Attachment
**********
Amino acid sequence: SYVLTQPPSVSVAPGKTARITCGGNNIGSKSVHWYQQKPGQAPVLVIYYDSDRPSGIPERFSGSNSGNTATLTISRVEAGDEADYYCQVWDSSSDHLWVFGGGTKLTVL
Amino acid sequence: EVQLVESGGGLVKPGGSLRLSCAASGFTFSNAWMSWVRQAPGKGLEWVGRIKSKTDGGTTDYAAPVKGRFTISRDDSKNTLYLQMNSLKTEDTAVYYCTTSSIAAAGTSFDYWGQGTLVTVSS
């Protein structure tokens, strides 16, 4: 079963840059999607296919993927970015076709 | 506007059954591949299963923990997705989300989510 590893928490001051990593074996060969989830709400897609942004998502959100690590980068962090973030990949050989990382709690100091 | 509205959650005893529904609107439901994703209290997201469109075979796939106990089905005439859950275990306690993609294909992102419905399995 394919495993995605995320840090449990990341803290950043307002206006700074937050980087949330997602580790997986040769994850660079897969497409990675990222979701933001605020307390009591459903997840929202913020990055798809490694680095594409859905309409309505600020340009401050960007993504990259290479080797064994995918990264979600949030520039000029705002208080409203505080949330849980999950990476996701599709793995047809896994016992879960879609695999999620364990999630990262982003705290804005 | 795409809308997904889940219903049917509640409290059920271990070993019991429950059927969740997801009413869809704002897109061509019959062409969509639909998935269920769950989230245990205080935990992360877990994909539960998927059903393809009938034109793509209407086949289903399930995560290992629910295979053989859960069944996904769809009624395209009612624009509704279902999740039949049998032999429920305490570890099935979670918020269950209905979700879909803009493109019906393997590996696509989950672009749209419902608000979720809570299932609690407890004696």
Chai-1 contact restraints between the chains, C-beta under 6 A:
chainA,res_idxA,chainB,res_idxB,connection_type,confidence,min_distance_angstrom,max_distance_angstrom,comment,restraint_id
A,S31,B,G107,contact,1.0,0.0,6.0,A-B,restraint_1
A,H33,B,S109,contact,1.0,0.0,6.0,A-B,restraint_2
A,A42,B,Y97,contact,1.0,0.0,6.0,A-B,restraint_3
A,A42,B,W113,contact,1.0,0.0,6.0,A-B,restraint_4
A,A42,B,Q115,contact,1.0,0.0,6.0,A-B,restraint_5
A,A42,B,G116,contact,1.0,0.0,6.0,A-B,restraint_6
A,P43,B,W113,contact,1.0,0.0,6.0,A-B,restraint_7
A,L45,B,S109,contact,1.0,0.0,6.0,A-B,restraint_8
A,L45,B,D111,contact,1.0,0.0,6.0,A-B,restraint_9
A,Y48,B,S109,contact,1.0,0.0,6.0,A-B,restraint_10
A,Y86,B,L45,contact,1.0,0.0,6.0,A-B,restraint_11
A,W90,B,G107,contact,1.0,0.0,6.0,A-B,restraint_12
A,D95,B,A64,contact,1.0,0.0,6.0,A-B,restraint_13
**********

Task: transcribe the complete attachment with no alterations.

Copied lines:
Amino acid sequence: SYVLTQPPSVSVAPGKTARITCGGNNIGSKSVHWYQQKPGQAPVLVIYYDSDRPSGIPERFSGSNSGNTATLTISRVEAGDEADYYCQVWDSSSDHLWVFGGGTKLTVL
Amino acid sequence: EVQLVESGGGLVKPGGSLRLSCAASGFTFSNAWMSWVRQAPGKGLEWVGRIKSKTDGGTTDYAAPVKGRFTISRDDSKNTLYLQMNSLKTEDTAVYYCTTSSIAAAGTSFDYWGQGTLVTVSS
């Protein structure tokens, strides 16, 4: 079963840059999607296919993927970015076709 | 506007059954591949299963923990997705989300989510 590893928490001051990593074996060969989830709400897609942004998502959100690590980068962090973030990949050989990382709690100091 | 509205959650005893529904609107439901994703209290997201469109075979796939106990089905005439859950275990306690993609294909992102419905399995 394919495993995605995320840090449990990341803290950043307002206006700074937050980087949330997602580790997986040769994850660079897969497409990675990222979701933001605020307390009591459903997840929202913020990055798809490694680095594409859905309409309505600020340009401050960007993504990259290479080797064994995918990264979600949030520039000029705002208080409203505080949330849980999950990476996701599709793995047809896994016992879960879609695999999620364990999630990262982003705290804005 | 795409809308997904889940219903049917509640409290059920271990070993019991429950059927969740997801009413869809704002897109061509019959062409969509639909998935269920769950989230245990205080935990992360877990994909539960998927059903393809009938034109793509209407086949289903399930995560290992629910295979053989859960069944996904769809009624395209009612624009509704279902999740039949049998032999429920305490570890099935979670918020269950209905979700879909803009493109019906393997590996696509989950672009749209419902608000979720809570299932609690407890004696």
Chai-1 contact restraints between the chains, C-beta under 6 A:
chainA,res_idxA,chainB,res_idxB,connection_type,confidence,min_distance_angstrom,max_distance_angstrom,comment,restraint_id
A,S31,B,G107,contact,1.0,0.0,6.0,A-B,restraint_1
A,H33,B,S109,contact,1.0,0.0,6.0,A-B,restraint_2
A,A42,B,Y97,contact,1.0,0.0,6.0,A-B,restraint_3
A,A42,B,W113,contact,1.0,0.0,6.0,A-B,restraint_4
A,A42,B,Q115,contact,1.0,0.0,6.0,A-B,restraint_5
A,A42,B,G116,contact,1.0,0.0,6.0,A-B,restraint_6
A,P43,B,W113,contact,1.0,0.0,6.0,A-B,restraint_7
A,L45,B,S109,contact,1.0,0.0,6.0,A-B,restraint_8
A,L45,B,D111,contact,1.0,0.0,6.0,A-B,restraint_9
A,Y48,B,S109,contact,1.0,0.0,6.0,A-B,restraint_10
A,Y86,B,L45,contact,1.0,0.0,6.0,A-B,restraint_11
A,W90,B,G107,contact,1.0,0.0,6.0,A-B,restraint_12
A,D95,B,A64,contact,1.0,0.0,6.0,A-B,restraint_13